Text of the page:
A look at Pyeongchang’s heartwarming cuisine

As a middle schooler growing up in South Korea, I still vividly remember the 1988 Seoul Olympic Games. At the time, the country was a burgeoning democracy, and South Koreans were proud of hosting an international mega event.

I’ve since become a hospitality professor and researcher in the U.S. And thanks to the growing popularity of Korean culture (dubbed the “Hallyu” or “Korean Wave”), I tend to get asked a lot about Korean food.

Now, 30 years later, South Korea’s second Olympic Games – and its first Winter Games – are being held in Pyeongchang in Gangwon province (or Gangwon-do). Coincidentally, I recently received a message from a former student who was planning to visit Pyeongchang because her cousin, Jacqueline Wiles, will be competing for the U.S. alpine ski team.

She wanted to know more about the foods she should try.

“Lucky you,” I thought, “because there are almost too many to name.”

The ingredients of ‘the potato valley’

With its beautiful landscapes and relaxed beach towns, Gangwon-do is known as one of the best and most convenient winter escapes for many Seoulites.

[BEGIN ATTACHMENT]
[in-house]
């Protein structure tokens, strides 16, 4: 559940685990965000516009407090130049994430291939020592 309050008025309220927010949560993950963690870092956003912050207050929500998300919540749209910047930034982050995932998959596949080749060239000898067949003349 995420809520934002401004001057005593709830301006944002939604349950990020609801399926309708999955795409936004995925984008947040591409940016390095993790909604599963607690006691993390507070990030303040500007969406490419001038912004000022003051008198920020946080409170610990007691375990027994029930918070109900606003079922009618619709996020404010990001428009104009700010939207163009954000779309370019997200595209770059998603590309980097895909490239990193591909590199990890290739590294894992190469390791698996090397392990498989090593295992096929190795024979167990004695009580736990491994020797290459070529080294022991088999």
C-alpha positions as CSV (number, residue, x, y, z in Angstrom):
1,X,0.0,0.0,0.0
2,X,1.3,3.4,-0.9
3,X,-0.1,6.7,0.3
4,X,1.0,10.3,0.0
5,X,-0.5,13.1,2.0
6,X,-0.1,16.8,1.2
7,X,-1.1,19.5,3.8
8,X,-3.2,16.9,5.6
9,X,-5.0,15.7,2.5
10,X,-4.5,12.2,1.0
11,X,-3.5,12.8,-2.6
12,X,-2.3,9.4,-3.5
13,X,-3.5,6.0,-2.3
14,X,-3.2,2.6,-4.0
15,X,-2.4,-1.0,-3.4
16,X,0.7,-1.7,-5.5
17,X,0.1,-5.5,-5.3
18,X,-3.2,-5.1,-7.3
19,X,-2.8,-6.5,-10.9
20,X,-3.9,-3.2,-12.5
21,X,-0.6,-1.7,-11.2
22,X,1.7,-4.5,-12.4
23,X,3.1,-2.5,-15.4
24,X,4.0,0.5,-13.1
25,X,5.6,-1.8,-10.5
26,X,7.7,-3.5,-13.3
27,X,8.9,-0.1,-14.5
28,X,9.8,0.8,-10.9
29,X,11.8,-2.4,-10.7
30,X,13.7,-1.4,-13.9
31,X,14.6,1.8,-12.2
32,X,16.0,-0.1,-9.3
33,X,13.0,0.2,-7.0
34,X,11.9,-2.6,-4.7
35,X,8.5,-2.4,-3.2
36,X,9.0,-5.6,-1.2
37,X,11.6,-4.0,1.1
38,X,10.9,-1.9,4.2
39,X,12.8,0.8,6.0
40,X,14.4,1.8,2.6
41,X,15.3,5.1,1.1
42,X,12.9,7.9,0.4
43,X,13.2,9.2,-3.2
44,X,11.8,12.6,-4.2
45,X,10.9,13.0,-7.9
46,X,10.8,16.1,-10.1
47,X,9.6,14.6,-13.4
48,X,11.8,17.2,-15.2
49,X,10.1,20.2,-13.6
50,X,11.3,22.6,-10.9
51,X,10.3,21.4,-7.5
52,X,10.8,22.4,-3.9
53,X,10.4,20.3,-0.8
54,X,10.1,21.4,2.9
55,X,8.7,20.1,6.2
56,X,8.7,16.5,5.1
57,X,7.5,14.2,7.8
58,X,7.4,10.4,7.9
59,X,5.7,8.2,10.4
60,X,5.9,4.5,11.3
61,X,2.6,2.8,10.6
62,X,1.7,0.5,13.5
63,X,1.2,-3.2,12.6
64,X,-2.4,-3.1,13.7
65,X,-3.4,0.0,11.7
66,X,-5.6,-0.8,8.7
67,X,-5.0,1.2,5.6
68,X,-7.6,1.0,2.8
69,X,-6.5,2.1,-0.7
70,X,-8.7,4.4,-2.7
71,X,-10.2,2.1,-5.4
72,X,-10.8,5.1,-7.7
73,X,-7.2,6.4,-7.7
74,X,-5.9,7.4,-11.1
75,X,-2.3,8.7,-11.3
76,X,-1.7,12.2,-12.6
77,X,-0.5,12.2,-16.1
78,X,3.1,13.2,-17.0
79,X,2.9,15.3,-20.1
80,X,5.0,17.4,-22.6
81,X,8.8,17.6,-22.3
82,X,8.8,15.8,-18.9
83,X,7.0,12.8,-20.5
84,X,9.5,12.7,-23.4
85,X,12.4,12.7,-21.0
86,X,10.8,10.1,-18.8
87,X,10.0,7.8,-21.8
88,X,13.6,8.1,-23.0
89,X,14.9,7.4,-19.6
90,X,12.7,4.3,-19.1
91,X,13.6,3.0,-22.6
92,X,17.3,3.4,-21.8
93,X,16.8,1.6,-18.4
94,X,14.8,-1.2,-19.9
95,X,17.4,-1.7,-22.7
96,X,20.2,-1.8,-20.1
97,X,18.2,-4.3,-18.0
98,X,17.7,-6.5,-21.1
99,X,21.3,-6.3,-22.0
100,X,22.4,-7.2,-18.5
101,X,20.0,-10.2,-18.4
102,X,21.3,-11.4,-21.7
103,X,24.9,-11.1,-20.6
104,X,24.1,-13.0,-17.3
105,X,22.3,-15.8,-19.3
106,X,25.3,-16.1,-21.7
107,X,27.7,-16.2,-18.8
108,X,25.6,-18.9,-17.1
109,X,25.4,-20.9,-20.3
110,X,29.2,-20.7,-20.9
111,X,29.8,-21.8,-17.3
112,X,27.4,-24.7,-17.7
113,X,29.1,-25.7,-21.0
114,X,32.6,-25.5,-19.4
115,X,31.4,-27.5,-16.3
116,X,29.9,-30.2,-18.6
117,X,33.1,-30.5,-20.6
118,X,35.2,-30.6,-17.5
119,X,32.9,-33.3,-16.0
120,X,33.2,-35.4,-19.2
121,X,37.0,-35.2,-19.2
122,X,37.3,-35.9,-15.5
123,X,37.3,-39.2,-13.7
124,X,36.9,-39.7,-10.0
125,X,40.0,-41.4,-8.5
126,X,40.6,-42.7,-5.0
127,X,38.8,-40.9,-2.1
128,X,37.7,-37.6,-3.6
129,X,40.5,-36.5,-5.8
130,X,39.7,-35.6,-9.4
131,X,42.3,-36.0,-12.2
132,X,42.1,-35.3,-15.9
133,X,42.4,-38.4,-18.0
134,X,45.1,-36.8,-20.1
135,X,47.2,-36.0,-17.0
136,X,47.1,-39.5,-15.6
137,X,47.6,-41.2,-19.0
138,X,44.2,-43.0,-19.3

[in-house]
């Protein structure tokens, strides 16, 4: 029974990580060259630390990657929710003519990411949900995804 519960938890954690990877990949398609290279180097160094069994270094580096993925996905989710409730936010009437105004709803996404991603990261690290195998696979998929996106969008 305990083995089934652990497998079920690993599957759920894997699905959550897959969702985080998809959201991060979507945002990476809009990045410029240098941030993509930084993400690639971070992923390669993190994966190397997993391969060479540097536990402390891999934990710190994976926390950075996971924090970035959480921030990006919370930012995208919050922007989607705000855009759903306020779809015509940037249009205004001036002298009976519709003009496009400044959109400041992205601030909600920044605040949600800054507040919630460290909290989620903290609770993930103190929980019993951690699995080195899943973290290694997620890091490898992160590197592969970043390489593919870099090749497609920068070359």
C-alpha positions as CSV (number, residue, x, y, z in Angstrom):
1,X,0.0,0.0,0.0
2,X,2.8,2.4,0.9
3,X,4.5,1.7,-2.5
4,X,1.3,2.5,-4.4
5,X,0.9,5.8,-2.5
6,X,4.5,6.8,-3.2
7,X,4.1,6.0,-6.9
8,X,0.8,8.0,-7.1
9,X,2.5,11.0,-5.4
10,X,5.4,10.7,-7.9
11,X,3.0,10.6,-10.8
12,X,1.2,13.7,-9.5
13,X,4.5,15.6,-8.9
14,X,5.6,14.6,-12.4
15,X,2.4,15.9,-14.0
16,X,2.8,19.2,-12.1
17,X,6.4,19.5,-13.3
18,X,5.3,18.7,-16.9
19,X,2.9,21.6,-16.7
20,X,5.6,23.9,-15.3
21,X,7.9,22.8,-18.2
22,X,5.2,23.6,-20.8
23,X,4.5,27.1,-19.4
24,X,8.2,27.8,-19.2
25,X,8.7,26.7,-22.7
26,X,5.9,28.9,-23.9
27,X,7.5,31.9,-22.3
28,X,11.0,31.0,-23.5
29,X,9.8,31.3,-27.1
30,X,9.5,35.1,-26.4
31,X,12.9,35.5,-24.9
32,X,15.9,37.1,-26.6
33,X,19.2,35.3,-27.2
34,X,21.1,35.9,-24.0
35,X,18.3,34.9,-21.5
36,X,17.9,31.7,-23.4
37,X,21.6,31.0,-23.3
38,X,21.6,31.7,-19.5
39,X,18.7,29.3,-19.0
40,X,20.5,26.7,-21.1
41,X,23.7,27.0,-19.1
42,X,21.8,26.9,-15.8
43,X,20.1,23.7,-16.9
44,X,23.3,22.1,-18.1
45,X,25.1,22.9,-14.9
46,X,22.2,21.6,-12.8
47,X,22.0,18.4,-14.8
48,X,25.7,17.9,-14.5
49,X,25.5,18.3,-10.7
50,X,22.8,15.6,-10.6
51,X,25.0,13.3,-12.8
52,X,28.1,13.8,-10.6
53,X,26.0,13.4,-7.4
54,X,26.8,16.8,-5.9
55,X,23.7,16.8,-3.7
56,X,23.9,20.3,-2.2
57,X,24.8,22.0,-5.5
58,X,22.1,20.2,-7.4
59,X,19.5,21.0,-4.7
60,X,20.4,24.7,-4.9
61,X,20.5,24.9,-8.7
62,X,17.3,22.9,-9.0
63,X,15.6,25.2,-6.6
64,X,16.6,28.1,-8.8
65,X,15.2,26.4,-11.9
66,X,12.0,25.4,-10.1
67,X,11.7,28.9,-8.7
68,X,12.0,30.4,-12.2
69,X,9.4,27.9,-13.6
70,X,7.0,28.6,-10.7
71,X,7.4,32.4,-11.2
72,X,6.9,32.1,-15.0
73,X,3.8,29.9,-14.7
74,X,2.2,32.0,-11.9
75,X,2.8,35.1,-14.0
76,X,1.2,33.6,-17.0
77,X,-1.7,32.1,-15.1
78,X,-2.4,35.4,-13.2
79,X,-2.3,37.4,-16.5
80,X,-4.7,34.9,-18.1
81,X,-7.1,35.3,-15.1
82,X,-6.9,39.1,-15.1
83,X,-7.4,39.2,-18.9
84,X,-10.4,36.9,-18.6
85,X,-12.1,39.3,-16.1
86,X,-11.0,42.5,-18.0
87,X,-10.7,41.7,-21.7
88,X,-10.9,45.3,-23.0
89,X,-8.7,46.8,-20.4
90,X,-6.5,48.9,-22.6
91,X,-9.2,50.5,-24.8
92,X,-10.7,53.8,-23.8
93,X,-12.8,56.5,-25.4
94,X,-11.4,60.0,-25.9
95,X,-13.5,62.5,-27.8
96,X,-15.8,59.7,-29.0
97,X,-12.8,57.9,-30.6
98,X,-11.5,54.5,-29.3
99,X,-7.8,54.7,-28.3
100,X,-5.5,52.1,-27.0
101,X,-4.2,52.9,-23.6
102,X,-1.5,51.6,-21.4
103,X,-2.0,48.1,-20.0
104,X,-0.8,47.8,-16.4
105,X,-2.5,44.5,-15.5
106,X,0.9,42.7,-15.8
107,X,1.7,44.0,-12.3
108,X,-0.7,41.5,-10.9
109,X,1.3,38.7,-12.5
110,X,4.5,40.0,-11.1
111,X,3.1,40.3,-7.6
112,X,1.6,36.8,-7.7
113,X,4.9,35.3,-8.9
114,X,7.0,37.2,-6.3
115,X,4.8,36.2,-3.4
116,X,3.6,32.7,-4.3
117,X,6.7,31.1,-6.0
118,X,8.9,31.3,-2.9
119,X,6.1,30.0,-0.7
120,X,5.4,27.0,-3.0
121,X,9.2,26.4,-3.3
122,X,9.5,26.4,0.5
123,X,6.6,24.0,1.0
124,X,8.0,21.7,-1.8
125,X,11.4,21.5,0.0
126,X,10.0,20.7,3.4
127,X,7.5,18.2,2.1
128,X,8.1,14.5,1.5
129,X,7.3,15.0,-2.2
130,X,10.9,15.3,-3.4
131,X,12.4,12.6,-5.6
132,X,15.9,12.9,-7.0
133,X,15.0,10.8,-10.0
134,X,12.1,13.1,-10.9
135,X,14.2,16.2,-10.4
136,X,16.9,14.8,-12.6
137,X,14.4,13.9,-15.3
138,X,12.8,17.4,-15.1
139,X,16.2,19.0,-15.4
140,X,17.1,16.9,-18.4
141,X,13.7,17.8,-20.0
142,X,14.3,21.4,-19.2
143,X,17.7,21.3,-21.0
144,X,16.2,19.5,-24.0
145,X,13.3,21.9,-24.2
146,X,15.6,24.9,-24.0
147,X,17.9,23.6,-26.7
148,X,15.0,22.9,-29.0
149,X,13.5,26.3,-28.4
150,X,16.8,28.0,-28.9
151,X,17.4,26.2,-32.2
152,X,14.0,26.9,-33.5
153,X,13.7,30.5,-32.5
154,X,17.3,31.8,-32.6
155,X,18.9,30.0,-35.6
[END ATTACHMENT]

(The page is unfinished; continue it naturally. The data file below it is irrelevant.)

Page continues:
Located along the eastern coast of the peninsula in northeast South Korea, the region faces the East Sea. But about three-quarters of the province is covered by mountainous forest, which means there’s very little farmland. The province is divided into two regions: Yeongseo in the west and Yeongdong in the east, where Pyeongchang is located.

Such an environment – surrounded by mountains but bordering the sea – creates the conditions for cuisine that’s unique to the region.

Dishes tend to include some combination of potato, corn, buckwheat or seafood. (In Korea, people from Gangwon-do are actually called “folks from Potato Valley.”)

In the Yeongdong region, seafood is a main fare. At the Jumunjin Fish Market, the largest fish market on South Korea’s east coast, vendors sell red snow crab, octopus, mackerel, sole, flounder and a whole medley of sashimi. Nearby restaurants will cook seafood by request, either steaming, boiling, grilling, frying, or even including it in a soup or stew.